Have you seen black rats running around on your property, or worse, running around inside your property? If so, you may have a roof rat infestation. Roof rats go by many names. One of their names is the black rat. This is because they are commonly black in color. Some roof rats appear gray because they have brown hairs mixed in with the black hairs. If you're seeing black or grey colored rats, there are a few important things you should know about them.
Roof rats are slightly smaller than the other common rats we have in our area, which are called Norway rats. Roof rats are about 6 to 8 inches with a tail that is about 6 to 8 inches as well. This puts them at 12-16 inches in total. That is longer than a foot. So, even as the smaller of the two rats, they'll still catch your attention when you see one run along a wall.
Roof Rat Behavior
These rats are sometimes called house rats because they love being in man-made structures. Norway rats prefer to live in burrows under the ground in your yard and are less likely to infest your Dallas home.
- Roof rats are great climbers. They can easily scale trees and jump onto your roof. They can also easily climb up the downspouts of your home. You can resist them by trimming tree branches away from your roofline and by putting wire mesh in your downspouts.
- Roof rats target high entry points on your home more often than low entry points. You can keep them out by doing a yearly inspection of your roof and roofline. Seal any gaps, cracks or openings, and apply metal flashing to vulnerable areas that roof rats can chew through.
The roof rat, known scientifically as Rattus rattus, shares some characteristics with other close relatives, like the fruit rat, rattus rattus frugivorous. If you have fruit on the ground in your yard, roof rats will be strongly attracted to your property. Once they're done feeding on that fruit, they'll explore your perimeter and they may attempt to get onto your roof. It can be difficult to keep roof rats from getting at fallen fruit or the fruit hanging from the branches of trees. Their ability to climb allows them to climb over protective fences and their ability to jump as high as three feet into the air can give them access when they can't climb over. Keep in mind that rats can also fall from a height of as much as 50 feet without being hurt. If there's a tempting food source, they can try to get at it over and over again.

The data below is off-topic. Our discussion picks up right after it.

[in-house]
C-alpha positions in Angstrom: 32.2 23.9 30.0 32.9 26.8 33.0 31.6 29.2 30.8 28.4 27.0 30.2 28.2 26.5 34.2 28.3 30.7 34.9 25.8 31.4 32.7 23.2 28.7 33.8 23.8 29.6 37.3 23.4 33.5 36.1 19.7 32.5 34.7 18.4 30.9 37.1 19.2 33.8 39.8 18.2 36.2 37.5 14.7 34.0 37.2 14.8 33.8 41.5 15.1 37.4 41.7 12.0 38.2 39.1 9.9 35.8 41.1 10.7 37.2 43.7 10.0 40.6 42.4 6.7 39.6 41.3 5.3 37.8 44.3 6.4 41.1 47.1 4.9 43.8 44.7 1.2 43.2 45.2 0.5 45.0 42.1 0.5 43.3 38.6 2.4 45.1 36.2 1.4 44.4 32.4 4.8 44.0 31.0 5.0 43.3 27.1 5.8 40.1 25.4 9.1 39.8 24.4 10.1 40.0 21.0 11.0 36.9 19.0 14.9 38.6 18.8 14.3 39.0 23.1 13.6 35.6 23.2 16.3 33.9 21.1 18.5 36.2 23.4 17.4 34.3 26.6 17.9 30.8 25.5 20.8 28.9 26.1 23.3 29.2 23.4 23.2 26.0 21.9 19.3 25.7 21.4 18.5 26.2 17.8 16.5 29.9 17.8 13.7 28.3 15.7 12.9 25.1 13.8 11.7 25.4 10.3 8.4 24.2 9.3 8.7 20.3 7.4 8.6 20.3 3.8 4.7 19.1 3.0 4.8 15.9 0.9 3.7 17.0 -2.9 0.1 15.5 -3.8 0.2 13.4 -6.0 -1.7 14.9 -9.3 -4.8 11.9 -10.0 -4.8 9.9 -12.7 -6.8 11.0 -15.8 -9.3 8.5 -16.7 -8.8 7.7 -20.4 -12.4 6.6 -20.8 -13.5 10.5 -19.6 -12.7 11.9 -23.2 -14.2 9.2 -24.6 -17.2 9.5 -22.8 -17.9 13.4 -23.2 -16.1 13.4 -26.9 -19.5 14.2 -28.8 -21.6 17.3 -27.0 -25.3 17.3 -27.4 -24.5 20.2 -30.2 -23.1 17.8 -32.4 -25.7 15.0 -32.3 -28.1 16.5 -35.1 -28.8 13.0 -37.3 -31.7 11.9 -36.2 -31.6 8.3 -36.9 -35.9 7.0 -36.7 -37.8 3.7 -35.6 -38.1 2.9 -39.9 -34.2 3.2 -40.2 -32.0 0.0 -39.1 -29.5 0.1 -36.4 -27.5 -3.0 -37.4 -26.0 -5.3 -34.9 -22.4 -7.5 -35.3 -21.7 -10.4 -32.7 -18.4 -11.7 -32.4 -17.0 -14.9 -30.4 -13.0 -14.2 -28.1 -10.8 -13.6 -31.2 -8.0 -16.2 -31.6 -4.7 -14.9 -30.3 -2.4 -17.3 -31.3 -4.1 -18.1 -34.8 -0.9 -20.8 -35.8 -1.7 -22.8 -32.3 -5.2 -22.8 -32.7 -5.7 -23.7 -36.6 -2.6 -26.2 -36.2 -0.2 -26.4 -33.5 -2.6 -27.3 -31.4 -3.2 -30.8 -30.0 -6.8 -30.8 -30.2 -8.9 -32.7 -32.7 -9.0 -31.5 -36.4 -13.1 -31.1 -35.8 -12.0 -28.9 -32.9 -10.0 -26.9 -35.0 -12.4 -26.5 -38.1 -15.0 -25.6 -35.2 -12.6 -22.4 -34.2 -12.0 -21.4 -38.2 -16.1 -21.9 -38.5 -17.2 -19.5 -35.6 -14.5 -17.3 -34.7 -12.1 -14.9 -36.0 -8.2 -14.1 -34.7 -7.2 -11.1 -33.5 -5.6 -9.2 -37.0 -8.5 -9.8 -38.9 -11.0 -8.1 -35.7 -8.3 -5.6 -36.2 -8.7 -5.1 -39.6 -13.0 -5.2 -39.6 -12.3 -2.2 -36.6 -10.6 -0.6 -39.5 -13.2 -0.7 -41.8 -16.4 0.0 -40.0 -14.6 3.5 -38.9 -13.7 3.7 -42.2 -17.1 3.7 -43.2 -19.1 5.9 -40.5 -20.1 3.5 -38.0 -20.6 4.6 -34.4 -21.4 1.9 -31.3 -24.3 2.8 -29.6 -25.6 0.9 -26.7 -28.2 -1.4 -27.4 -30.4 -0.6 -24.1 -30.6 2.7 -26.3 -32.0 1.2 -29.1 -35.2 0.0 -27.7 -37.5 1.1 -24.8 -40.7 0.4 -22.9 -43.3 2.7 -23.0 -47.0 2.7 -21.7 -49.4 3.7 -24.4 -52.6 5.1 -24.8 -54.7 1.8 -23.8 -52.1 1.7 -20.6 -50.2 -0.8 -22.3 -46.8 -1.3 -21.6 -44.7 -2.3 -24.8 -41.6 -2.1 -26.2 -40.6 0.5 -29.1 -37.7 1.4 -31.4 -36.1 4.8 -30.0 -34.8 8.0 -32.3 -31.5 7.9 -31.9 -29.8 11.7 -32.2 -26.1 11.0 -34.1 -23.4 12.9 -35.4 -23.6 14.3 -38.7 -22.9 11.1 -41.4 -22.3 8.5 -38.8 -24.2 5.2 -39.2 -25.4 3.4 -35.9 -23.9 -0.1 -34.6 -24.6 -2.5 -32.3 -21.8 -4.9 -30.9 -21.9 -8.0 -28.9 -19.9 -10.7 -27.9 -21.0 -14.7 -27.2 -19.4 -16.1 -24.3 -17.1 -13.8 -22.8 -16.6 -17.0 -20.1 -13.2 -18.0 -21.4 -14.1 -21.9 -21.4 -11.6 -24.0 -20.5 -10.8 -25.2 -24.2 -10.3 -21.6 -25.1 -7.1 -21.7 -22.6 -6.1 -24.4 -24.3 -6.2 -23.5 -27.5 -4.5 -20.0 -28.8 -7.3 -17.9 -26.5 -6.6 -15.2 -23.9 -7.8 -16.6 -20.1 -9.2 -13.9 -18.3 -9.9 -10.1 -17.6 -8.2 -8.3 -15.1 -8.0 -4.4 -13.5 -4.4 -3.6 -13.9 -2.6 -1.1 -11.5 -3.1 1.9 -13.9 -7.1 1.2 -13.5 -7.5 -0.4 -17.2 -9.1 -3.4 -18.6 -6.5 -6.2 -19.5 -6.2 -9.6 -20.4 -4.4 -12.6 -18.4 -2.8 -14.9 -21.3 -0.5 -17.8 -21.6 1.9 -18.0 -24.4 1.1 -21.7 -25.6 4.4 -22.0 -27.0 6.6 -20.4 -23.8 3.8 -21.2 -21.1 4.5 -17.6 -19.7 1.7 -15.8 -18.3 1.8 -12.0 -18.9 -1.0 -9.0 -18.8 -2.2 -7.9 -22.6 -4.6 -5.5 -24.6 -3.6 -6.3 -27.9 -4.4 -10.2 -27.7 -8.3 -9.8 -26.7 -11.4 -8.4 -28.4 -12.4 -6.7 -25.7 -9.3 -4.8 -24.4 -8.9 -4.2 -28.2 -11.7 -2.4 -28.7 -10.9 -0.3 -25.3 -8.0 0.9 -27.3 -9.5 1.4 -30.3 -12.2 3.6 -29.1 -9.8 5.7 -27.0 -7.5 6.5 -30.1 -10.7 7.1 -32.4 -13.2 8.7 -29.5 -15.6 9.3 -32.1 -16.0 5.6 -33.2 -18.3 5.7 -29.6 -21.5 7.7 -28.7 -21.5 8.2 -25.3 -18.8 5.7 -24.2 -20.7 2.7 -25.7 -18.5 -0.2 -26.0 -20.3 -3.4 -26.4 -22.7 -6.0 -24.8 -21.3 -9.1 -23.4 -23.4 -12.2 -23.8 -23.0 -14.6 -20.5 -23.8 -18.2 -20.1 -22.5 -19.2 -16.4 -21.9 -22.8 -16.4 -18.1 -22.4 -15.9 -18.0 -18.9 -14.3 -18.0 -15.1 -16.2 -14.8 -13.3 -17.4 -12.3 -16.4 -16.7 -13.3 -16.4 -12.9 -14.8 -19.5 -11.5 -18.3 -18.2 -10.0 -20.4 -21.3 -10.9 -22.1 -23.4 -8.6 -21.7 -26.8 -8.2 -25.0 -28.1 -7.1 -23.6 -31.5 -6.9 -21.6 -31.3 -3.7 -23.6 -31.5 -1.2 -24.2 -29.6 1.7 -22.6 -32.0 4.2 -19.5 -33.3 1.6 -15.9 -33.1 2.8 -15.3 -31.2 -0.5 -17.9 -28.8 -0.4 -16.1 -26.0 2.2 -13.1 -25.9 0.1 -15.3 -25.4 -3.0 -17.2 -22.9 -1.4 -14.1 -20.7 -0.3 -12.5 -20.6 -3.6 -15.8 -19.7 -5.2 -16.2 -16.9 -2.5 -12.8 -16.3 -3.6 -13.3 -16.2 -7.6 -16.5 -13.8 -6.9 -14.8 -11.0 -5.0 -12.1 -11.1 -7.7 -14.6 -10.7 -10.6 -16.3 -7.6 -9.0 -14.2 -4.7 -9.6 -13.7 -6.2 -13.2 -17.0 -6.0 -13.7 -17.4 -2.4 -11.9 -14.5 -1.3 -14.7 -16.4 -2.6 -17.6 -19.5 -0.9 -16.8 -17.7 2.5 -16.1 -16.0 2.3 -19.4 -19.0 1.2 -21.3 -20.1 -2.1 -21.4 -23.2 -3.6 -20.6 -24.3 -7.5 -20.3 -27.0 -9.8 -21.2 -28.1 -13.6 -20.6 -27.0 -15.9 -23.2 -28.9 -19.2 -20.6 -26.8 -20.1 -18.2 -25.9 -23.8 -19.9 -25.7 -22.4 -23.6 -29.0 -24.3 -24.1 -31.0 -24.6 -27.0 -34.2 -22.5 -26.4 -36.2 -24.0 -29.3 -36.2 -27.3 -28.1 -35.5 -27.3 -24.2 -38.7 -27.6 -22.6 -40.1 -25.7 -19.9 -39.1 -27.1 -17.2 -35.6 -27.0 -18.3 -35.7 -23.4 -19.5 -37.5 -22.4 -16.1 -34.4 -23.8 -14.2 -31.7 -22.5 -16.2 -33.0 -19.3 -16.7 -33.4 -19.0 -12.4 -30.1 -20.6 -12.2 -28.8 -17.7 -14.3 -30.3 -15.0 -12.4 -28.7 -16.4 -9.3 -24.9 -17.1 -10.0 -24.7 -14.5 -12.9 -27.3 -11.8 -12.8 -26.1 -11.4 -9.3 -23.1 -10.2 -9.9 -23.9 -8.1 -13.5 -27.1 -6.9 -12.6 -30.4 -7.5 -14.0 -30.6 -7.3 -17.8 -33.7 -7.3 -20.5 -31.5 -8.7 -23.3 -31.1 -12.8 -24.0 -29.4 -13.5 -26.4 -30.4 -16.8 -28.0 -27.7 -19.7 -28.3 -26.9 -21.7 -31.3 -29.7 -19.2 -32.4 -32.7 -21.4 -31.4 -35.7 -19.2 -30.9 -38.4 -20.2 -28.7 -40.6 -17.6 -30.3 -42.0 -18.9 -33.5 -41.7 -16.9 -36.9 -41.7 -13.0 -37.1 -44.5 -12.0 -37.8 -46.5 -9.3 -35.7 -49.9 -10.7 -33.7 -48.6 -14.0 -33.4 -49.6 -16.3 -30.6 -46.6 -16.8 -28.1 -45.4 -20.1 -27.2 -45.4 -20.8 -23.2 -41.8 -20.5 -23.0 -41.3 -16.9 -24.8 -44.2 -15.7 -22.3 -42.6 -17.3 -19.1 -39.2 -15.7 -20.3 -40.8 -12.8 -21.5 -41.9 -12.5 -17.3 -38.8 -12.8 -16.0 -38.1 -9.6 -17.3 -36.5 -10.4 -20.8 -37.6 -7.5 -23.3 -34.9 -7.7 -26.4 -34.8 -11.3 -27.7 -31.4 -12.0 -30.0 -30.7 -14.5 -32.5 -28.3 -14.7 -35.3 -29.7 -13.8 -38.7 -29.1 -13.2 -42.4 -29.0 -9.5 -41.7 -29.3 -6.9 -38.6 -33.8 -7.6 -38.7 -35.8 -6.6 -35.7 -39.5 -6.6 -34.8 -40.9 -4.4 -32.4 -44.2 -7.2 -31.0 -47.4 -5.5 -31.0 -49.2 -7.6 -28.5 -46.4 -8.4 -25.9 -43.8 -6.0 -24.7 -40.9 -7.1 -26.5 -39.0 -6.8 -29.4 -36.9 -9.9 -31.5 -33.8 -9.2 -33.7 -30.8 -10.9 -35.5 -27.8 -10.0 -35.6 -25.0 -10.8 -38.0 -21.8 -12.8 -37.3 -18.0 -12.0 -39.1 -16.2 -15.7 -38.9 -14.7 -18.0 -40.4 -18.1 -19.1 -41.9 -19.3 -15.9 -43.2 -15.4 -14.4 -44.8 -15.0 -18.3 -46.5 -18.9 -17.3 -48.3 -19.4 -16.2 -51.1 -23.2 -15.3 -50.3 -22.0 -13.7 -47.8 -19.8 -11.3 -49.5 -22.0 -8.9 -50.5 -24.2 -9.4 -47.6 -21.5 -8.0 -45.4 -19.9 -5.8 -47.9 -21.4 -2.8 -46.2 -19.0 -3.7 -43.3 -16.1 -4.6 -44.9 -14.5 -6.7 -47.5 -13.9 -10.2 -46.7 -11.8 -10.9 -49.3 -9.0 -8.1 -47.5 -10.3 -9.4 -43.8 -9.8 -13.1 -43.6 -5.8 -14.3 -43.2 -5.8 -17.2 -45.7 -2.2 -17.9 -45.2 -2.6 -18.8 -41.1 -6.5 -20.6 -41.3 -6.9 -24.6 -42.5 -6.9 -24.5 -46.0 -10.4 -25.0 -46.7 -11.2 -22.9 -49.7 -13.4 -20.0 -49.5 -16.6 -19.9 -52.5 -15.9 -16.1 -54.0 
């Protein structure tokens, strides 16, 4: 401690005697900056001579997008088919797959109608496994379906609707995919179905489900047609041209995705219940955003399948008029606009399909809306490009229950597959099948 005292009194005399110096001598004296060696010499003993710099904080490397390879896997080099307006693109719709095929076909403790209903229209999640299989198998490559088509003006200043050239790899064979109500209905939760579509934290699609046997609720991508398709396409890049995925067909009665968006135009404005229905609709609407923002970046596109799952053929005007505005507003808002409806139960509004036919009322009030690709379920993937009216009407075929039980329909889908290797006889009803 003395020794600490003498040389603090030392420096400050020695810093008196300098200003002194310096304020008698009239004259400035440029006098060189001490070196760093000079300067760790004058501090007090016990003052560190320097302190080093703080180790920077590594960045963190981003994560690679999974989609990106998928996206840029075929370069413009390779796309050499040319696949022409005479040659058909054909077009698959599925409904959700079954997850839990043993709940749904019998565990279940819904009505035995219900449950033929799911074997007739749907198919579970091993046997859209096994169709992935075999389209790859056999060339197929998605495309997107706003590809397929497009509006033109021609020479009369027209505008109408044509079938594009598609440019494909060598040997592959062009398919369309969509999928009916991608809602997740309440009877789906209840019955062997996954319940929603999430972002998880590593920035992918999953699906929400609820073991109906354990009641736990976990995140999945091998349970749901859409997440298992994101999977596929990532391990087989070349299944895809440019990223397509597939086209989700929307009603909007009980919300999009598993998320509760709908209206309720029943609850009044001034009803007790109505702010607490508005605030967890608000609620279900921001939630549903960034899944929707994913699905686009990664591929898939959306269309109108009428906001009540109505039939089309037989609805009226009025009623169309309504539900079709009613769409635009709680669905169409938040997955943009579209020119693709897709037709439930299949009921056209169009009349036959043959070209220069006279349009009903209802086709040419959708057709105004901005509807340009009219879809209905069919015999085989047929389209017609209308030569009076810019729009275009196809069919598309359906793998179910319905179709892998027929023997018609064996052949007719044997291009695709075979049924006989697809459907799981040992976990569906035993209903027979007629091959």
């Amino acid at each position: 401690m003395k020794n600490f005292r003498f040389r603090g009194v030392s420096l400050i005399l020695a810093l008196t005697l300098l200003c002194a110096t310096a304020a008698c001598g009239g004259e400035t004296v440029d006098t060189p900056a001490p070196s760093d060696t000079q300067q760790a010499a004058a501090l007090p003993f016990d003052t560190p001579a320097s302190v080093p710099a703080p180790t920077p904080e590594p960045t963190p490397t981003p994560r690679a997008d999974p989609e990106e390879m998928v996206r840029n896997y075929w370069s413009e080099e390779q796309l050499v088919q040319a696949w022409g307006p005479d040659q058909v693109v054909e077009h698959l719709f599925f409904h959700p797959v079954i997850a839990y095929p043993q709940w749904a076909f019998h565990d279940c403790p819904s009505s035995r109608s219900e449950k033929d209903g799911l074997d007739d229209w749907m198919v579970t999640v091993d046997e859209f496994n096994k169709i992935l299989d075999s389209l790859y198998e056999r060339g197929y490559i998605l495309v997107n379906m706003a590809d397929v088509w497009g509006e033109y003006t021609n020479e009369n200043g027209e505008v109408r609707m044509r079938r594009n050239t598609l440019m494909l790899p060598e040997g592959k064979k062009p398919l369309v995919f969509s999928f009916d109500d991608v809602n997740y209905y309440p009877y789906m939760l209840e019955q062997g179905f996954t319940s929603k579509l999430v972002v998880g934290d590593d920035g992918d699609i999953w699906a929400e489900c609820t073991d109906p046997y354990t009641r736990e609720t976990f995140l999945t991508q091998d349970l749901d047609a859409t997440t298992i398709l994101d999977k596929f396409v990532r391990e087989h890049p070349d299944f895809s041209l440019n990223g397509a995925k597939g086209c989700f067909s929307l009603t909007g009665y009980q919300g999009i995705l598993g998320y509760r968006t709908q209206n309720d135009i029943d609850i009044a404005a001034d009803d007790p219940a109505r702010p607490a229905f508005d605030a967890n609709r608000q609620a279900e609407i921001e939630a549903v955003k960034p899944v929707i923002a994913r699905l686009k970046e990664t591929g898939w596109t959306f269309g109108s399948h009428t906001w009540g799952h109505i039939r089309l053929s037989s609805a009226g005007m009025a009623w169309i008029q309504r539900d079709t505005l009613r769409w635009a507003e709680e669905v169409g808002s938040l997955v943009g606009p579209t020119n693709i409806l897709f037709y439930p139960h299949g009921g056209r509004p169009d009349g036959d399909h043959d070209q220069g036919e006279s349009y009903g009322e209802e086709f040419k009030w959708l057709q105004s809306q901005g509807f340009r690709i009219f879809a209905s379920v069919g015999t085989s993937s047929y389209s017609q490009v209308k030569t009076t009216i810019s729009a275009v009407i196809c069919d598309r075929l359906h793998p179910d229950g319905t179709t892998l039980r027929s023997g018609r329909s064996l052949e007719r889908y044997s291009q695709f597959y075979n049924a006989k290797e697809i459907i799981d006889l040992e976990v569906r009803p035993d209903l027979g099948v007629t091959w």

When a roof rat gets into your home, it can be a serious threat to you and your family. Here are just a few of the problems rats cause.
- They chew holes in your exterior and these holes can allow rainwater and secondary pests into your home.
- They make short work of chewing through sheetrock, baseboards, and other building materials.
- They scratch and chew wallpaper, insulation, cardboard and other things to gather materials for their nests.
- They chew holes in stored furniture and establish nests inside.
- They leave their droppings and their urine where they sleep, which can ruin stored furniture and other stored items.
- They contaminate sensitive areas and packaged food with feces, urine and shed hairs.
- They spread ticks, fleas, lice, mites, and other parasites as they explore.
- They chew on wires and this can lead to a fire.
- When corned, a rat may fight back and bite a child, a pet, and also an adult.
Roof Rat Control
If you're dealing with a roof rat infestation in Dallas, reach out to All-Safe Pest & Termite. We provide advanced pest control solutions for difficult and dangerous pests like roof rats. We're standing by to help!